1. Sandeep Mishra 19 March, 2015 at 18:08

    As the project leader on this grant, it is utterly amazing to me that the author of this op-ed reached these conclusions. Clearly the author did not read the actual grant, nor contact the researchers before writing this unbelievably misleading piece.

    My research program is dedicated to understanding how social and economic inequality facilitates affects health and well-being outcomes, including gambling and problem gambling. What part of my research is the most evil — the part where I study grass roots social ills like inequality? Or the part where I’m trying to improve people’s health and well-being? Maybe it’s trying to reduce gambling or problem gambling?

    I would suggest actually investigating what members of the Faculty of Business Administration actually study before pretending to understand and translate for a larger audience.

    It is beyond embarrassing that this passes as journalism.

  2. Sandeep Mishra 19 March, 2015 at 18:19

    I am the project leader on the grant that the author of this so-called piece of journalism has painted as unmitigated evil. It is eminently clear that the author did not read the actual grant, nor contact any of the researchers for information. I won’t get into the fact that the author completely mischaracterized the nature of “antisocial behavior” that we proposed to study in the grant — I’ll leave that to an op-ed response that is (hopefully) forthcoming.

    Rather, let me tell you what I research, for a start. My research program is dedicated to understanding how social and economic inequality affects health and well-being, with a specific focus on understanding risky behaviors like gambling and problem gambling. Which part of my research program do you find to be evil or offensive? My focus on grassroots social and economic issues like inequality? Maybe it’s my seeking to improve health and well-being? Perhaps it’s that reducing gambling and problem gambling is offensive to you?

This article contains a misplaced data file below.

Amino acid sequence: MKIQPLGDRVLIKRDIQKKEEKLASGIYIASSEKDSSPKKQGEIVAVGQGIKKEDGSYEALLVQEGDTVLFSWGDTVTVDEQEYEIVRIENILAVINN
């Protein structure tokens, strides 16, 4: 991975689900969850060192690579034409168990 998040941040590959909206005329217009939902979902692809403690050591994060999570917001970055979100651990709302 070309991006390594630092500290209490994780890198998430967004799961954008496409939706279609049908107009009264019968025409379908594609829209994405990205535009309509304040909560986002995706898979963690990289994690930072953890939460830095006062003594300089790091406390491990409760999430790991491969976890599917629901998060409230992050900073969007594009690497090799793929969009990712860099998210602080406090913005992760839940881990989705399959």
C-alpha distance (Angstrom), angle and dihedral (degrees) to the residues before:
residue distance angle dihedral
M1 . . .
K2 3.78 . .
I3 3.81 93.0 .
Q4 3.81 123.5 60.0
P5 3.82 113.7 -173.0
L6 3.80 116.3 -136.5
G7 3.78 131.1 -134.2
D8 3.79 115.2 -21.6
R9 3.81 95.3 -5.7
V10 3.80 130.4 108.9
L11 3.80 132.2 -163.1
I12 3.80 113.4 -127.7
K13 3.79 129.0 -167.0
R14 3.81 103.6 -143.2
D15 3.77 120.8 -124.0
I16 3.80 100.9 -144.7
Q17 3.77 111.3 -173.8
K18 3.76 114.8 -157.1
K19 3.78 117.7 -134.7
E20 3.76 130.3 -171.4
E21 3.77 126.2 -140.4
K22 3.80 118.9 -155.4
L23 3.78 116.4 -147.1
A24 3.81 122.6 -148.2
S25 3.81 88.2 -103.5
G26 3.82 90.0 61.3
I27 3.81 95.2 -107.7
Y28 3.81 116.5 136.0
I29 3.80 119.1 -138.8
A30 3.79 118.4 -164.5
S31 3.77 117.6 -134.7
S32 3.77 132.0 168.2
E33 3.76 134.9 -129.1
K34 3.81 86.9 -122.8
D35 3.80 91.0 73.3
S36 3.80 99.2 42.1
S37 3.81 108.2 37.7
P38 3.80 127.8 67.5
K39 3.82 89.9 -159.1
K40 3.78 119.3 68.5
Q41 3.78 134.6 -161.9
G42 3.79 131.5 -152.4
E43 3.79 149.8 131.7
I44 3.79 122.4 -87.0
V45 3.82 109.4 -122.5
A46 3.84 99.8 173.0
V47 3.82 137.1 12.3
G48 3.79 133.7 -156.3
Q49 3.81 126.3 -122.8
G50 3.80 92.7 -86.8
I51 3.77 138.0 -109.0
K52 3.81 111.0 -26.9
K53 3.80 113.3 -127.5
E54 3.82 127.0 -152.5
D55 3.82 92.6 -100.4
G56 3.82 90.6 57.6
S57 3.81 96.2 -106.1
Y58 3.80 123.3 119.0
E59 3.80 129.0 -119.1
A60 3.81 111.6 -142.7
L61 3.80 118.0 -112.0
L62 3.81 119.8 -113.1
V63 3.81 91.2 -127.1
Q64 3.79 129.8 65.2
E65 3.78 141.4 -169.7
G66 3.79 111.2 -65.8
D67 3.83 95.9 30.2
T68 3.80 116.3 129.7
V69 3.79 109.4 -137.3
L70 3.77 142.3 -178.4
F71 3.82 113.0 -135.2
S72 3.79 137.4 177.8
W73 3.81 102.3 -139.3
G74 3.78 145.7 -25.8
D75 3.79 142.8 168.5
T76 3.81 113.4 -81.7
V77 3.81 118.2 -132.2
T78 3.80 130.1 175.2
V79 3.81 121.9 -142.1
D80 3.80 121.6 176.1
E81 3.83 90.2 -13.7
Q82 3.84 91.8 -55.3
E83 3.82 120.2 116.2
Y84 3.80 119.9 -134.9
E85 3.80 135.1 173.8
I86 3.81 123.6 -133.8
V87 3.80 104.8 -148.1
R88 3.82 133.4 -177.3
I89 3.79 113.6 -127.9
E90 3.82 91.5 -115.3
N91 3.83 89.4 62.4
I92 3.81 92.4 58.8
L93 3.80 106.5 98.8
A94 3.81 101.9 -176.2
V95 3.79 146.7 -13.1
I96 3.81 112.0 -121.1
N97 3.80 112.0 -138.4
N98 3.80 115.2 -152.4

I would strongly suggest to the author that in the future, before posting such an inflammatory, clearly un-researched piece, doing some actual background research might be useful.

    It is beyond embarrassing that this counts as journalism. Airing one’s personal prejudices about a whole field of research without even bothering to take a look at what people in that field actually do is offensive.

  3. Pamela Moore 21 March, 2015 at 12:55

    To the Editor – regarding Paying Workers with Positivity (read on line)
    While it is understandable that Sandeep Mishra would feel the need to defend his Grant and his research plans, Mr. Matkovsky’s article did not strike me a being a criticism of the researcher or his intent.
    My perception was that it was a commentary on the idea of yet more invasive categorizing of employee behaviour for business.

    Mishra’s intent seems to be to try to define parameters of social and economic inequality contributing to problematic behaviour such as gambling.
    A noble goal.
    That isn’t what the concern expressed by Matkovsky’s article is regarding from my reading. He doesn’t criticize any one researcher or proposal.

    The concern lies in behaviour research methodology for purposes of businesses using it to control their employees even further. Personality “typing/character” is already used extensively and taking it to this level raises concerns about the information gathered and how it will be utilized. Establishing a “laboratory” to study anti-social and even more “counter-productive” behaviour takes it to a different level.
    How will it be used to define whom to hire, fire and evaluate and control?

    It seems to me Mr. Matkovsky is just stirring up those questions.

    Pamela Moore R.Ac.
    (Former Registered Nurse, Former Pharmaceutical Rep., Currently an Acupuncturist for 14 years)